My Legacy Team Definition – A group of people who either have the gift of generosity or are looking for creative ways to use the blessings God has given them to be a blessing to others. I have a two-pronged focus for this team.

  • Building the foundation for the future – Someone built it for us. Now, it’s our turn to build the foundation for the next generation.
  • Leaving behind a legacy to assure the future – We must shepherd every member to have an estate plan that includes their church.

You must take your message to this crucial group for any giving strategy to work. This group has the spiritual maturity to hear your message and is typically in a financial position to give more.

    One of my recommendations is for pastors to regularly meet with their lay leaders, pouring into their lives without any desire for money but simply to minister to this key group. This earns you the right to make the “ask” when the time comes. That leads me to my final point about building relationships…

    You must give time to advance the vision. You can’t hop from one church to another every two to three years. You must find where God wants you and plant your life there. The longer you serve, the more trust you build, and the more likely you will raise the funds you need, even for things less appealing, like a new office suite.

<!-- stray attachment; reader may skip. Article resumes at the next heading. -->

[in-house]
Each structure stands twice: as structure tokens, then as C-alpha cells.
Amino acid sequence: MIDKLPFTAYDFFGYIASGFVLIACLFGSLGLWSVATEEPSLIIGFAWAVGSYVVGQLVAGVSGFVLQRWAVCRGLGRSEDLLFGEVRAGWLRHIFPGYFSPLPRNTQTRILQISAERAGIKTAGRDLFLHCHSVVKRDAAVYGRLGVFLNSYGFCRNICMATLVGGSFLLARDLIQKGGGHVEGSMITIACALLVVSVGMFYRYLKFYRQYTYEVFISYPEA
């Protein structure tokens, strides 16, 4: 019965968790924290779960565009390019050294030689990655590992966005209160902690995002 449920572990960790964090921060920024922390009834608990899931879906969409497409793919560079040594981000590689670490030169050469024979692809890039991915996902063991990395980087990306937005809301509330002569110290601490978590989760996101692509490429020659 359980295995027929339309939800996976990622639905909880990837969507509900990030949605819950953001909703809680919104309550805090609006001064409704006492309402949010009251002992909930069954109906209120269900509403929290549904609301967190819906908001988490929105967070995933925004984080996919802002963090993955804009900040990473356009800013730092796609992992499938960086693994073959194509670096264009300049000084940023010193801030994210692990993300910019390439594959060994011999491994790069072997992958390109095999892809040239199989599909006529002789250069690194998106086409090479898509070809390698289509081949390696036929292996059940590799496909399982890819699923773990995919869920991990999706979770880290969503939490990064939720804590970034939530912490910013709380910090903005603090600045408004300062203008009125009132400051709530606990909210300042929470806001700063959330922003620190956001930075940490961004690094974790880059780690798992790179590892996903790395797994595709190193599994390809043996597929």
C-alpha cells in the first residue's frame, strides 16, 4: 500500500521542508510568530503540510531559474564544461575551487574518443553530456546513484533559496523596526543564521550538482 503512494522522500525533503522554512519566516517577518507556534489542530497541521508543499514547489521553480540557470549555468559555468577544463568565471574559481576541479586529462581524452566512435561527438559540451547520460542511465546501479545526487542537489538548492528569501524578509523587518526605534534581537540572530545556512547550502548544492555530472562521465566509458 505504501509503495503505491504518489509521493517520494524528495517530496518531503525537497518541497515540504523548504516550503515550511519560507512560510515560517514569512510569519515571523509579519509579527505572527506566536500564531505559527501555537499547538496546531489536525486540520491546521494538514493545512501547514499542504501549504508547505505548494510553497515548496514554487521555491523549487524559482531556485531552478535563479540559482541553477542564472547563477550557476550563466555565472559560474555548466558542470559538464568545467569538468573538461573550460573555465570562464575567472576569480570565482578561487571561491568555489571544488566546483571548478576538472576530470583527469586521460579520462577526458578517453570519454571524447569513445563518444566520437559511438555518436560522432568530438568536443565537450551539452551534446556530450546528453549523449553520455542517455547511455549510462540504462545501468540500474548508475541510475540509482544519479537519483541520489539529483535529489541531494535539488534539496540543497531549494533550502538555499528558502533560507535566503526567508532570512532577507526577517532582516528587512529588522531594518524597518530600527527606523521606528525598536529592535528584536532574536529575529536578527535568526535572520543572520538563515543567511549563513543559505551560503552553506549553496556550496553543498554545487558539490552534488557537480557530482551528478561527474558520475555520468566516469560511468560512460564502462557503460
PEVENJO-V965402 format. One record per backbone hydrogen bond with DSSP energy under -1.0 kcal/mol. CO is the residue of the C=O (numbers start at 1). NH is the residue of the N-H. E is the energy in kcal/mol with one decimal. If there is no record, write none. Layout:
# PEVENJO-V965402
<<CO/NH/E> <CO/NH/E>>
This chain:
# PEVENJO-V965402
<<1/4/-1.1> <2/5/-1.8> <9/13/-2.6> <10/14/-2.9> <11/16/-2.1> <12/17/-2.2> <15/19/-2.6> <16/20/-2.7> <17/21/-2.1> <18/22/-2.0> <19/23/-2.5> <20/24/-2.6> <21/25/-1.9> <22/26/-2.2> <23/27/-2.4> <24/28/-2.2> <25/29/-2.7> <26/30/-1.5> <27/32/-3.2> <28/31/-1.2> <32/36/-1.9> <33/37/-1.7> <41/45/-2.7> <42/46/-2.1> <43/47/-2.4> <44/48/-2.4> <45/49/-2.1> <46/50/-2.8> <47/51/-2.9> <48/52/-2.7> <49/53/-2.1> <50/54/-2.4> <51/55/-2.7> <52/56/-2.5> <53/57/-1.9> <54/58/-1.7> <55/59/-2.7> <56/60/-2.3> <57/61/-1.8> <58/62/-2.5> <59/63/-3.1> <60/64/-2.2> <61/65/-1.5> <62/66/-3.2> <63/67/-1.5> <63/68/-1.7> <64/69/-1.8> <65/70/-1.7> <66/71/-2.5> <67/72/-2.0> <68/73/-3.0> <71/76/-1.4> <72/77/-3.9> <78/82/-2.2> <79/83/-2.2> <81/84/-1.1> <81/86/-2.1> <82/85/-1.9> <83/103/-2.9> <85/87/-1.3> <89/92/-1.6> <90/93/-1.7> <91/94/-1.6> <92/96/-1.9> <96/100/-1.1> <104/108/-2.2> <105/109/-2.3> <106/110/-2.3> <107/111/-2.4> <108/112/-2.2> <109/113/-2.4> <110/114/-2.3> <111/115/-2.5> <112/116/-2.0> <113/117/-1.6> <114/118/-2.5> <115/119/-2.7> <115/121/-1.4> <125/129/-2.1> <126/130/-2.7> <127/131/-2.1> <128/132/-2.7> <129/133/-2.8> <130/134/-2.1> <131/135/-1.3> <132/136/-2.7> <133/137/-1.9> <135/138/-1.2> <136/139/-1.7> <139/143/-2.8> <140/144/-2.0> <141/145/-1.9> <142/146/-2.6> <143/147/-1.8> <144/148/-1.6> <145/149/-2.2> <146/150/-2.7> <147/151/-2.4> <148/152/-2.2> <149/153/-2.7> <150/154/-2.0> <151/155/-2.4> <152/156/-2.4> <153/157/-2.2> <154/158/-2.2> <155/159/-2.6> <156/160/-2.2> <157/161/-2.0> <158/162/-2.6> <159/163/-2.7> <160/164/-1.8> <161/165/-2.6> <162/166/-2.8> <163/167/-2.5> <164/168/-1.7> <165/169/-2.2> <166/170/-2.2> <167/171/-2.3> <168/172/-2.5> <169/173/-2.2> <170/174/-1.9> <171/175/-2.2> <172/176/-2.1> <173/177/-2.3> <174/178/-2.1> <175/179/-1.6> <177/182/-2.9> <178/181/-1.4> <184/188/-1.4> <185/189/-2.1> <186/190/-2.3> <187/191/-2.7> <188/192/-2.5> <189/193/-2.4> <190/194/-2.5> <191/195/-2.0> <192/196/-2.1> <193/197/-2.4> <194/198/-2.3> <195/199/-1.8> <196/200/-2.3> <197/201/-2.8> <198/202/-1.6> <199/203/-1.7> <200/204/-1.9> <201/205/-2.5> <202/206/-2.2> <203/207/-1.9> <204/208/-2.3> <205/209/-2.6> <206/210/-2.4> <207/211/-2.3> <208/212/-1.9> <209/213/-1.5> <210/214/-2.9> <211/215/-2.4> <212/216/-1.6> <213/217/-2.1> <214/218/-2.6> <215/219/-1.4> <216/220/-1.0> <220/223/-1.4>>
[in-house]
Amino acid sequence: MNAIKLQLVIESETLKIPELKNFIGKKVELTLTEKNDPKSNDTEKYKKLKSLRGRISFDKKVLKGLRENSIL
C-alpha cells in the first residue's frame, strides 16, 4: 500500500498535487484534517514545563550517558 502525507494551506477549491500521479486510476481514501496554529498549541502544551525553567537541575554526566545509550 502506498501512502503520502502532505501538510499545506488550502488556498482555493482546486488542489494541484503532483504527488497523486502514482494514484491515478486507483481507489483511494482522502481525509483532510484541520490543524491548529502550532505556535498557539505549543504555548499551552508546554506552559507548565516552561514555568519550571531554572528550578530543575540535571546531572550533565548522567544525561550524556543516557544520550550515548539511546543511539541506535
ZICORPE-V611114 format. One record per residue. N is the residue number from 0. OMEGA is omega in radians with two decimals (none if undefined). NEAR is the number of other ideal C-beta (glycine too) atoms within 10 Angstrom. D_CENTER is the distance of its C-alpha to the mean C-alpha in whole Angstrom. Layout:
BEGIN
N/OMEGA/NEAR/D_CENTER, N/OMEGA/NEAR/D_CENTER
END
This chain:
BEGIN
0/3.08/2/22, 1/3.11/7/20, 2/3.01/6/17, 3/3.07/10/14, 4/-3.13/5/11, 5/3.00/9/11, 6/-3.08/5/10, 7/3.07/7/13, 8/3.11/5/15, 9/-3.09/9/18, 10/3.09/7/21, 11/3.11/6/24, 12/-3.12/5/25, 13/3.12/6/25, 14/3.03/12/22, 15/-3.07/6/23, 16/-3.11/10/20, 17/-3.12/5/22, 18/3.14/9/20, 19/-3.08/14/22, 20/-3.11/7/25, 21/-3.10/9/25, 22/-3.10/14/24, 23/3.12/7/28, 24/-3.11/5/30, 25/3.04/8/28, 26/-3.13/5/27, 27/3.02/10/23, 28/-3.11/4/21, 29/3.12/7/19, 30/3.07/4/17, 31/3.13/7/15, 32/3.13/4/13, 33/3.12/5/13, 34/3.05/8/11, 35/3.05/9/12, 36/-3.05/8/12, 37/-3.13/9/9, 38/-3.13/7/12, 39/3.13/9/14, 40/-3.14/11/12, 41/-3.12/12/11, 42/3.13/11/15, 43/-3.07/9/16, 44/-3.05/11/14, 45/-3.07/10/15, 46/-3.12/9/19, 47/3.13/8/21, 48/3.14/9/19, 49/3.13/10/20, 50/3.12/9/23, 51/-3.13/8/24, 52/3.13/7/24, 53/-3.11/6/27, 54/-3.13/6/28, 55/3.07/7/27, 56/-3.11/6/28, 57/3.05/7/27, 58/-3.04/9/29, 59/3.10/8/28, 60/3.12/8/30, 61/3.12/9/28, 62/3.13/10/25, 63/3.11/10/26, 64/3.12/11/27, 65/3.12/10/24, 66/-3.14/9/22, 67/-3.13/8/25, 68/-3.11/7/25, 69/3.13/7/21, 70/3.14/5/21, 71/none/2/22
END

This is how you advance a vision. But you must have a vision to advance. Let me illustrate this point with two stories.

    “I wish I would have planted flowers.” My wife made that comment after we moved out of the parsonage and into the first home we owned. We had lived in the parsonage for five years before that. Looking back, my wife wished she had planted more flowers around the parsonage, even if it wasn’t ours. My lesson to you? Don’t wait for greener grass; plant a vision wherever God has you with whoever He has given you. Start sowing the seeds of your vision in the garden God has entrusted to you.

    “My Saturday mornings are reserved for thinking.” That was a comment my mentor, Dave Sutherland, once said in a team meeting. He reflected that every Saturday morning, he would get up before anyone else, brew some coffee, take a blank page of paper, and sit in his favorite chair and do nothing but think, plan, and pray about future decisions. That thinking helped him advance our stewardship firm to become one of our industry’s largest, most forward-thinking companies. It all started with Saturday morning thinking. This leads me to the main point of this column. I want to know this…

    Do you have a set time and place to think and pray about future decisions? In my fifty years of ministry, I started preaching at 15; I have found that the tyranny of the urgent keeps most pastors from establishing a time of reflection like my mentor Dave had. We live in a highly distracting world. The typical pastor and staff member has so many balls in the air that alone time for reflection gets pushed back and ultimately ignored. But without a vision, your people will perish. Vision, in my experience, takes time both to germinate and then to sow into the hearts of those who can and will help you see that vision to completion.

    My back patio is my go-to thinking, planning, and praying spot. Where is yours?

    Mark Brooks – The Stewardship Coach

    Missions and Ministry Moment (aka Offering Talk) – This week’s talk can be accessed after you register at: